The Department for International Trade (DIT) is a specialised government body with the responsibility for promoting UK trade across the world and attracting inward investment. DIT initiated the 1st International Digital Health Conference in Moscow, April 2017.
A strong UK delegation of medical experts made their way to Moscow to attend a digital health conference, organised jointly by DIT Russia office and Moscow State University on 20-21 April.
What proved to be a great success started two years ago from an idea to bring UK digital technologies to Russian medicine. The idea was taken forward and developed into a niche industry event which attracted more than 200 healthcare professionals. This was also the flagship event of the UK-Russia Year of Science and Education 2017. “Health science is an area where the UK and Russia are working closely together despite political disagreements”, said Jonathan Brenton, Minister-Counsellor Prosperity at the British Embassy in Moscow, during the opening ceremony.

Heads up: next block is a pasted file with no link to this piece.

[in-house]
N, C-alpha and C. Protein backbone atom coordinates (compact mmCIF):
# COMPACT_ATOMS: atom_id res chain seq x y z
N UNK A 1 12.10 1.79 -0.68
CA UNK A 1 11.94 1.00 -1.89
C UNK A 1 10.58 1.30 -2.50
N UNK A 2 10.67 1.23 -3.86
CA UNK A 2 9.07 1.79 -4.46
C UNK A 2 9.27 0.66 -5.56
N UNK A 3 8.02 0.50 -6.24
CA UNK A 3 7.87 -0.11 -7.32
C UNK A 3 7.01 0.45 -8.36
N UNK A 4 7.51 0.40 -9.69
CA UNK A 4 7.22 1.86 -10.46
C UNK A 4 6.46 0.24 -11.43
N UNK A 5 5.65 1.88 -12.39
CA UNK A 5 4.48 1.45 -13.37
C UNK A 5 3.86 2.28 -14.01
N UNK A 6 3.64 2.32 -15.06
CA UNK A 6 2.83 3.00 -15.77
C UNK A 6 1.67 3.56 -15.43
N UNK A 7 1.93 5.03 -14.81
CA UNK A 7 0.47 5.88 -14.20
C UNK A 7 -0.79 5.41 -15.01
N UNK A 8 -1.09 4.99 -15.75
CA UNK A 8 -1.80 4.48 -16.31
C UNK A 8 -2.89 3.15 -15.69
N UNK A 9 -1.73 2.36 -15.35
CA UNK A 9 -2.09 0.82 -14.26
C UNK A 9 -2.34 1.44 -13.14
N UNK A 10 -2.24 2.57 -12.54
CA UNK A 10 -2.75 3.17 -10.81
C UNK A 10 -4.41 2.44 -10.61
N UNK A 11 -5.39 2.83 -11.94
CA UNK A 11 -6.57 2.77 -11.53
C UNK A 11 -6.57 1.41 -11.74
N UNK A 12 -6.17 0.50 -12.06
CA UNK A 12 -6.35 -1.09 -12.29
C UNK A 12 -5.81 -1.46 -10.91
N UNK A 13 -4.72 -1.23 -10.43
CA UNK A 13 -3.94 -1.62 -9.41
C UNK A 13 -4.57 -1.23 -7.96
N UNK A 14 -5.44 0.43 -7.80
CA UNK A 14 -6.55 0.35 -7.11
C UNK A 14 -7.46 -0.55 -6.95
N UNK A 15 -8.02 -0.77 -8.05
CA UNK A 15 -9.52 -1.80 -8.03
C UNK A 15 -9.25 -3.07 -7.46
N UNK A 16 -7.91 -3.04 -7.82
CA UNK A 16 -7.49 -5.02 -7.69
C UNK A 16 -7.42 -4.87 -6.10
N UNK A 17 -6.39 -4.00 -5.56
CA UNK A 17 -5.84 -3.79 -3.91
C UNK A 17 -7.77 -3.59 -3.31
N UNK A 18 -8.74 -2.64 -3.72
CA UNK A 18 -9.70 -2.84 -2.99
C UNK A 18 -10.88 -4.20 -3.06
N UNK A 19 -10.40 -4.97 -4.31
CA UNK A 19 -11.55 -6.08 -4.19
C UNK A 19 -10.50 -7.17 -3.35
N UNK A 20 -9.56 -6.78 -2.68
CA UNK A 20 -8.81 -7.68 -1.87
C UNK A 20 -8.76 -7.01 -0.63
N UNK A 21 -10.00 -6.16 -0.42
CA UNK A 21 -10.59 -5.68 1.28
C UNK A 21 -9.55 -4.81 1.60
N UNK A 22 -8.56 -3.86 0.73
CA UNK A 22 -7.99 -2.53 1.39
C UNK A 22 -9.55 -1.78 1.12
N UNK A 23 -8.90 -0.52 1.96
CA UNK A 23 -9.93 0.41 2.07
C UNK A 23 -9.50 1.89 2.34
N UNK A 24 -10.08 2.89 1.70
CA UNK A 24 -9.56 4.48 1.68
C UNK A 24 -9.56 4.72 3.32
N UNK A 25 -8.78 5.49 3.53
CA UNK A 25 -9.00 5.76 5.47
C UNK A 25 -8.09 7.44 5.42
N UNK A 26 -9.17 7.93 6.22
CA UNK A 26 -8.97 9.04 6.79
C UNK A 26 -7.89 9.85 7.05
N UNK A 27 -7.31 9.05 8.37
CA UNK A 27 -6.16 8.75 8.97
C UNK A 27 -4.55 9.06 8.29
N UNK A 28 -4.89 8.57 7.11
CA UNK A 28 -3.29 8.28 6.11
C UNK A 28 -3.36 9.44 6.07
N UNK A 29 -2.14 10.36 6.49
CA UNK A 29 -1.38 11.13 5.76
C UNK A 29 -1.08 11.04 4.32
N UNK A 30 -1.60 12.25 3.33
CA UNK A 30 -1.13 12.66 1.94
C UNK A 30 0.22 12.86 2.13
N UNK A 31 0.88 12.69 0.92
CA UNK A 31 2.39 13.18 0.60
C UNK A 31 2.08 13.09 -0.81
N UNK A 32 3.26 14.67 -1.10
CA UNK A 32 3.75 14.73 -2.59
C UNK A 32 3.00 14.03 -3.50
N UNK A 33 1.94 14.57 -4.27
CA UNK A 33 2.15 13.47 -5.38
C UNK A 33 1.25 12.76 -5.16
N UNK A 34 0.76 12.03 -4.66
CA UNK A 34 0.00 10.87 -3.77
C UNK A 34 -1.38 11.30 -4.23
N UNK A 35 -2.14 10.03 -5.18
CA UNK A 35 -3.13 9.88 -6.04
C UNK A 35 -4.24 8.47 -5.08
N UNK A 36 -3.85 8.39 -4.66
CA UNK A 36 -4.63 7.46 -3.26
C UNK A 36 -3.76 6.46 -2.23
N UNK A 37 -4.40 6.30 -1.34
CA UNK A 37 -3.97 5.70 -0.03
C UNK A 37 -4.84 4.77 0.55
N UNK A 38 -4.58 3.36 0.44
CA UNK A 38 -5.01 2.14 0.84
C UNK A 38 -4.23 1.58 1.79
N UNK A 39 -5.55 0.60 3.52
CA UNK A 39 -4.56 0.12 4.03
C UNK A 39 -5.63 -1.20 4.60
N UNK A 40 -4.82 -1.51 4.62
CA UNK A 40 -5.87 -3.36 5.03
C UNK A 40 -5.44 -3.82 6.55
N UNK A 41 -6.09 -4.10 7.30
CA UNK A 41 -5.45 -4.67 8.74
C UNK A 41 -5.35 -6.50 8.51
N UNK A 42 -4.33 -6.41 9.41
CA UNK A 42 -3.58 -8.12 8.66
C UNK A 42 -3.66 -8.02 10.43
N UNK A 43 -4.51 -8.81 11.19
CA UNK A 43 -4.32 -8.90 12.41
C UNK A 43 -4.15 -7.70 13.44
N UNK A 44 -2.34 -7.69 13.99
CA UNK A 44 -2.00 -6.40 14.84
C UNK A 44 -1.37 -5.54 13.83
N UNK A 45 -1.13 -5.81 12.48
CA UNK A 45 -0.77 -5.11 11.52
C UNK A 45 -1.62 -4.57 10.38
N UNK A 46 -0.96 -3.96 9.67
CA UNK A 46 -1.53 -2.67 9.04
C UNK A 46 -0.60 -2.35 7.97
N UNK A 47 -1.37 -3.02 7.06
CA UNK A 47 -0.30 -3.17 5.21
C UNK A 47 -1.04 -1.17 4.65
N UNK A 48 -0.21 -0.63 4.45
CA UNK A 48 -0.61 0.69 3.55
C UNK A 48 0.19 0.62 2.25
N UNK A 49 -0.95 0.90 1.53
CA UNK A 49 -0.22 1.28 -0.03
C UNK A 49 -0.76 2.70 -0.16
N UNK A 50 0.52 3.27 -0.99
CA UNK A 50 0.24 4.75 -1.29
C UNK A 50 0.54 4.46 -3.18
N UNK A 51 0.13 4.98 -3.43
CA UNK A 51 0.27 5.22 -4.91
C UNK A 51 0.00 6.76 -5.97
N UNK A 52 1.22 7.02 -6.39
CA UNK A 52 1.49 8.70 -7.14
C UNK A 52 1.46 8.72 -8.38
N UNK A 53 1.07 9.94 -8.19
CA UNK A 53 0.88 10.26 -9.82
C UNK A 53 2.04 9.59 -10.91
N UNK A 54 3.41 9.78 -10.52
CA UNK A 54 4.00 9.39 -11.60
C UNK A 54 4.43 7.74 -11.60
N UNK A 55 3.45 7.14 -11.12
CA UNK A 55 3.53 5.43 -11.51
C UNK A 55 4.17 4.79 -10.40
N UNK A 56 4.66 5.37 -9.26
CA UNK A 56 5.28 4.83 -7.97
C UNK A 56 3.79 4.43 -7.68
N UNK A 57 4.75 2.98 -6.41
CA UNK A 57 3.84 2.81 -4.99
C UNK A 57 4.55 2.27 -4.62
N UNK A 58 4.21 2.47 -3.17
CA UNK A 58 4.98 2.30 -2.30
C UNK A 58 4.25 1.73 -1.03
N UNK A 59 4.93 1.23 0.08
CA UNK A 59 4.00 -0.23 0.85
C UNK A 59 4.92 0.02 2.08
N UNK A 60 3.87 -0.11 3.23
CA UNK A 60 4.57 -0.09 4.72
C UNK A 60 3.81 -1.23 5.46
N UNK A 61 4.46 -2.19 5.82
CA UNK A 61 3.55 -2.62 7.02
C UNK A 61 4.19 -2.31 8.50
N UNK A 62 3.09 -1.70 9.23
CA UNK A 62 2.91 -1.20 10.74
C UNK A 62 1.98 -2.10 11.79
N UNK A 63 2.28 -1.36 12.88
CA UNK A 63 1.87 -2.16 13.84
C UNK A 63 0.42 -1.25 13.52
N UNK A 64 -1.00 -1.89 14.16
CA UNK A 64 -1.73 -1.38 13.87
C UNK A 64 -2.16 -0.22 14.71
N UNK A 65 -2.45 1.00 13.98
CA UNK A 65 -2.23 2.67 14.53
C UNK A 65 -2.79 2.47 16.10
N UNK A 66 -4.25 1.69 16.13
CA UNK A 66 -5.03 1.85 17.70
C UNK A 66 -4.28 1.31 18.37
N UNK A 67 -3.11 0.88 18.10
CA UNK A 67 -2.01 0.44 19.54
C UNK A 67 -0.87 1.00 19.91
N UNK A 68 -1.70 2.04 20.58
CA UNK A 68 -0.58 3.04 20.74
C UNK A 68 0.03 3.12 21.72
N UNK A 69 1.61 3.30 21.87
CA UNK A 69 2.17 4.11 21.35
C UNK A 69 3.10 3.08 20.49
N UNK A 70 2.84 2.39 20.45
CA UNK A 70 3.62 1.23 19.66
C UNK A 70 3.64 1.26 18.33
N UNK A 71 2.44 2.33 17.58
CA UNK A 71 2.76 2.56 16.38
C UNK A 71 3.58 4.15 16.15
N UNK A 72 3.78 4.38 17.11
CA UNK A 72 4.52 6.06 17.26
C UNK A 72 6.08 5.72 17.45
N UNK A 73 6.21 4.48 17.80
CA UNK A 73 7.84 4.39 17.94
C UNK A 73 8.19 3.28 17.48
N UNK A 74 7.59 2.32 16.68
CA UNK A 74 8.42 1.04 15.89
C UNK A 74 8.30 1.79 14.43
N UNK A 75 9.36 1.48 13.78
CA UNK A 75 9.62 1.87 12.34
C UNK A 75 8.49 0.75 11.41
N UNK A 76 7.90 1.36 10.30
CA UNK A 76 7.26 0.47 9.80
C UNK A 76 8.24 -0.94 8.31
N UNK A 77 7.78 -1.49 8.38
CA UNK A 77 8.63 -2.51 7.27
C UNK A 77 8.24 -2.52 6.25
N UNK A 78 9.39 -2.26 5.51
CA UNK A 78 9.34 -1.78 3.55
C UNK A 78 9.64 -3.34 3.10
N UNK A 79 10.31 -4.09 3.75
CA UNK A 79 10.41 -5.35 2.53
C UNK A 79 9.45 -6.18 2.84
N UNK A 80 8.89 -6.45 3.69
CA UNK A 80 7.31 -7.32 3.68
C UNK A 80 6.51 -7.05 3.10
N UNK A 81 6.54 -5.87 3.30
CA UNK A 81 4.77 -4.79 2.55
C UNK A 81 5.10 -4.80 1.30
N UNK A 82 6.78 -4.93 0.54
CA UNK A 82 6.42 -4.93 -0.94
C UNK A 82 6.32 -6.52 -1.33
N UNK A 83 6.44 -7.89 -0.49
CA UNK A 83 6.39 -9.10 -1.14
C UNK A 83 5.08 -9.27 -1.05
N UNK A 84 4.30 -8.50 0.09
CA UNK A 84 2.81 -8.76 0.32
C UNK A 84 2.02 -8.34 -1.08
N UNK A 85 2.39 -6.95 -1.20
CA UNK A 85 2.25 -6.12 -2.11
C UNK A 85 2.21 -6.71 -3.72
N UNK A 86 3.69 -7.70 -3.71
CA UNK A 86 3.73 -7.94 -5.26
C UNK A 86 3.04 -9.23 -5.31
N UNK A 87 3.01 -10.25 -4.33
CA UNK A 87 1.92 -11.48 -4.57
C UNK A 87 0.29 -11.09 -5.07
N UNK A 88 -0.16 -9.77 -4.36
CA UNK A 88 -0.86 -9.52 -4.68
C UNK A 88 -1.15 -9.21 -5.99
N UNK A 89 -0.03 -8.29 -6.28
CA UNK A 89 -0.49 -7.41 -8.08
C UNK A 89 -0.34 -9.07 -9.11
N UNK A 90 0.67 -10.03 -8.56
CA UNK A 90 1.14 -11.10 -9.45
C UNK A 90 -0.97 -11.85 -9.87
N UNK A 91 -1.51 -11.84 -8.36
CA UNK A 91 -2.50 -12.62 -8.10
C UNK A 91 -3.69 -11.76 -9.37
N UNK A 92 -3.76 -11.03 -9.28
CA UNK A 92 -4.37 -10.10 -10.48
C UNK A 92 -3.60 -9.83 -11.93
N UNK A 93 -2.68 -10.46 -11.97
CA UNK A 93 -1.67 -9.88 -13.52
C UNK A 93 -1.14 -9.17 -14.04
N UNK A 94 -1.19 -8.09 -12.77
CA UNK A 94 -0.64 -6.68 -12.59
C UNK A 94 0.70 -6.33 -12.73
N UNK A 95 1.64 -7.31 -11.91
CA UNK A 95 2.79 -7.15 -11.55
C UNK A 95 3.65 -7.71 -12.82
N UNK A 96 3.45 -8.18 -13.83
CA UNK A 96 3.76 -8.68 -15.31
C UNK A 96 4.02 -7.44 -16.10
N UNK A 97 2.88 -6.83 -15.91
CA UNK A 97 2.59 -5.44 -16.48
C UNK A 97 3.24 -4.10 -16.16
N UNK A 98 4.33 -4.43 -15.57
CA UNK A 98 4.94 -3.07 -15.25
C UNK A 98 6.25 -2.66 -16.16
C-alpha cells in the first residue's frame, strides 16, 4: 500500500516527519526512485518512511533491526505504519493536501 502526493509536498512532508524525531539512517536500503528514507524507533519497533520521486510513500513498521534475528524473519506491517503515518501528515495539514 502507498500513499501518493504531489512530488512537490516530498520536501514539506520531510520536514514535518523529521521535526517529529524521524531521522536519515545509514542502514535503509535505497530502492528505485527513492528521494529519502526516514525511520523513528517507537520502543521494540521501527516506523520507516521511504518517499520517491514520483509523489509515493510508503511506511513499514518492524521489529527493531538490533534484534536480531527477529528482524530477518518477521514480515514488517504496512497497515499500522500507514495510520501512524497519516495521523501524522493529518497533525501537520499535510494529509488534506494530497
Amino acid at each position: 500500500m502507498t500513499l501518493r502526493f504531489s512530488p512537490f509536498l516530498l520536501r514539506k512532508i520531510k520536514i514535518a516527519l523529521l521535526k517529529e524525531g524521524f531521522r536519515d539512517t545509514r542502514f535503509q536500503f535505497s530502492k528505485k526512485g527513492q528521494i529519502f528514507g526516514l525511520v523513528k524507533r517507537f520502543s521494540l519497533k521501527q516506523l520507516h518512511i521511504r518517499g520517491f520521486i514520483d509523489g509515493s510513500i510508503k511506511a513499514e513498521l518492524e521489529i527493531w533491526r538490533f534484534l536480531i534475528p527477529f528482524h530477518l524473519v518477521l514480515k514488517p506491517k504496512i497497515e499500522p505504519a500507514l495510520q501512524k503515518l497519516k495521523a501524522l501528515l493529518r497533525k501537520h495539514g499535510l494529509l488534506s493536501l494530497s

At the conference experts described how a digital approach can make medicine more effective. Dr. Ilan Lieberman, Clinical Director for Integration at the University Hospital of South Manchester (UHSM), shared his plans for the launch of high-tech medical devices. For example, a glucometer that measures glucose levels through the skin, without injections, and a mini-DNA sequencer integrated in a smartphone. These and other devices, according to Dr. Lieberman, will go into production in the UK in about three months. There are also developments in Russia: for example, electrocardiograms (ECG) using a smartphone and an app.